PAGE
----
As this pick settled in with me, though, the more I quickly liked it. Damien Lewis has round two talent, and round two is typically a superb round to get a quality guard. Lewis was the strongest player on the national championship LSU roster. He is able to squat 600 lbs, an insane amount of weight. He is also a player with a high football IQ, and was a clear leader on the team. Best of all, he’s not just a run blocking road grader, he’s actually a pretty good pass blocker.
When the San Francisco 49ers added South Carolina defensive tackle Javon Kinlaw at pick 14, my heart sank with that pick. San Fran had successfully traded it’s star defensive tackle to Indianapolis and then used that pick to take a player who quite possibly has even greater upside. I turned to my wife after that section, and simply said, “well, then. Seattle is going to have to draft a guard now, and he better be a good one.”
Seattle just landed a really good guard with this pick. I know they are presently loaded up on the line, but I wouldn’t read too much into it. In fact, I wouldn’t be surprised if Lewis beats out DJ Fluker outright for the starting job this Summer and makes him a cap casualty. Out of these three early round picks, Lewis might be the player that wins a starting job the soonest.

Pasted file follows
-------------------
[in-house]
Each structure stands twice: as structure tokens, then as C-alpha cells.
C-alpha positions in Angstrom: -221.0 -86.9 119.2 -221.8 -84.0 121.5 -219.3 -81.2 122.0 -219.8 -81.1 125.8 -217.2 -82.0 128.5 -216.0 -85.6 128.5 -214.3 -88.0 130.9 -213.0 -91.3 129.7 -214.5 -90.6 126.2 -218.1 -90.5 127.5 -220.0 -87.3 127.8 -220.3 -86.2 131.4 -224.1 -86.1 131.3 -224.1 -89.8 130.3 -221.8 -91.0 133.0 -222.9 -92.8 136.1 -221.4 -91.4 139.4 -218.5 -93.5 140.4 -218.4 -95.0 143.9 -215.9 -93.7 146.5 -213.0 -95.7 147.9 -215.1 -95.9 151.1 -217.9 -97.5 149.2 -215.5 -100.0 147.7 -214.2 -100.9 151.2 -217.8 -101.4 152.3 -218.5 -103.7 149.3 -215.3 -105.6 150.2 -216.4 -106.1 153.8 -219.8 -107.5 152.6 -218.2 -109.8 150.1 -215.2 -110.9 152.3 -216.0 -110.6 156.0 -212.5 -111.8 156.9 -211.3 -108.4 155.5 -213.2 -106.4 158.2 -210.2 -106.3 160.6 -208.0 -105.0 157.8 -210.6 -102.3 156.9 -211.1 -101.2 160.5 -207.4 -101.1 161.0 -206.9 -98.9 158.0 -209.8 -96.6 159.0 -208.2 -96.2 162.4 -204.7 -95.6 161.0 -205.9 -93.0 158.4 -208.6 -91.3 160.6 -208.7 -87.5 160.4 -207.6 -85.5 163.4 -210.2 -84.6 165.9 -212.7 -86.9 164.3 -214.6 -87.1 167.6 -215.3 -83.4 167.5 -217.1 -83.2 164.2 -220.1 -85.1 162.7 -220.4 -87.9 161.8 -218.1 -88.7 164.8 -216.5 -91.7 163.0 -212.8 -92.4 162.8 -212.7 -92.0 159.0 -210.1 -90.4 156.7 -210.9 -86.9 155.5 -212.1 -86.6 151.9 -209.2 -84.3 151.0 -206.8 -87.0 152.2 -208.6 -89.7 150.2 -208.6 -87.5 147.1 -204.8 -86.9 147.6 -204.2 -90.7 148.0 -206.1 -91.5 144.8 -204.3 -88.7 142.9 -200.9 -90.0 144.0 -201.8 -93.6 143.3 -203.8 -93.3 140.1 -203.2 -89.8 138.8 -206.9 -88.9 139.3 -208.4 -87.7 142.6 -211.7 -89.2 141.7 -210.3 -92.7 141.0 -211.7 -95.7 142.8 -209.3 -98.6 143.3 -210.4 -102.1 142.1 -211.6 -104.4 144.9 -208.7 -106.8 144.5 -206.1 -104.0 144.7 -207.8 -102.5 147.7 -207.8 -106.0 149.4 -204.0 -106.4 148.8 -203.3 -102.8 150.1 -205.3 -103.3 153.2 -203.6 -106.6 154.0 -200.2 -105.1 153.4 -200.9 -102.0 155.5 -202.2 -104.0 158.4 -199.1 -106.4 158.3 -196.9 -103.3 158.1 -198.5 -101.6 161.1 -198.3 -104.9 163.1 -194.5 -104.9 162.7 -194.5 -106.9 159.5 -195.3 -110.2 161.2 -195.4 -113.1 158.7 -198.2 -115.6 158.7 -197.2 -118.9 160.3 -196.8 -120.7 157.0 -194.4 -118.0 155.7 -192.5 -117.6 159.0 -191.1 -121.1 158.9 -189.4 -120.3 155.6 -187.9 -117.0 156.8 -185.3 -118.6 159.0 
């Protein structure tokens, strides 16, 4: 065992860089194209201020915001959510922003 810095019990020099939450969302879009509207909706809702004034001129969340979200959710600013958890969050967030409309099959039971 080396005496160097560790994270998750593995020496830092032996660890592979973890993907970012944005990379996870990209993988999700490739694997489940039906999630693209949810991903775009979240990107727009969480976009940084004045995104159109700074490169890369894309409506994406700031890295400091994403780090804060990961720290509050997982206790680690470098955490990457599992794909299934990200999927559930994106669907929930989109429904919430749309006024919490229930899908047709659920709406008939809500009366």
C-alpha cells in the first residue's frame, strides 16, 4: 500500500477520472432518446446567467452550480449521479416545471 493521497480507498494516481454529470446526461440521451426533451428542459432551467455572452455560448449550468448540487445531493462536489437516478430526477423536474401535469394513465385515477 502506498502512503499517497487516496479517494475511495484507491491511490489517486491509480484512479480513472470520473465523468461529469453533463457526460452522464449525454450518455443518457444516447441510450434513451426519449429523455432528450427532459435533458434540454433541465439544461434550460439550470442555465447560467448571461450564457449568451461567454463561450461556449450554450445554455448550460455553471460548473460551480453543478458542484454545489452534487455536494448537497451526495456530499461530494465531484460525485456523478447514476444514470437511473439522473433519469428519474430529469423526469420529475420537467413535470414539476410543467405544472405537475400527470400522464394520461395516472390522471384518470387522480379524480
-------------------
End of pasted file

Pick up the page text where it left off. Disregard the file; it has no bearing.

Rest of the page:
I love this pick.
Thoughts about Day Three of the NFL Draft.
Seattle will have four picks to play with on Saturday, two in the fourth round, a high one in the fifth, and a late sixth round pick. They can still find good value, and maybe a future starter or two. Some really interesting names to watch for at some positions of need include the following:
Leku Fotu, DT, Utah. He’s a big athletic talent, and Seattle loves Utah defenders.
Rashard Lawrence, DT, LSU. Underrated player that has a Jarran Reed vibe.
Prince Tega Wanogho, OT, Auburn. Massive steel if Seattle lands him day three.
Saahdig Charles, OT, LSU. Would not be shocked if he is a Seattle target.
John Hightower, WR, Boise State. Underrated and feels like a Seattle WR
Quez Watkins, WR, Southern Miss. A true burner that fits their vertical game
Hunter Bryant, TE, Washington. Seattle is loaded at TE, but Bryant could tempt.
Amik Robertson, CB, Louisiana Tech. One of the best nickel corners in the draft
Bryce Hall, CB, Virginia. Big outside corner that fits Seattle’s mold.
Troy Dye, LB, Oregon. Seattle is now stacked at LB, but what if they move on from KJ?
These are just a few names to keep in mind when Seattle looks to add. There are other names I could mention, but these players really stand out. There is still some really interesting offensive linemen, a couple defensive tackles, and a few back end defenders that Seattle might like to scoop up. There are also going to be some interesting pass catchers.
For me, with their four remaining picks, I would love to see a quality defensive tackle, a playmaker added to the offense, a playmaker added to the defensive back end, and one more quality offensive linemen, and I don’t care in which order.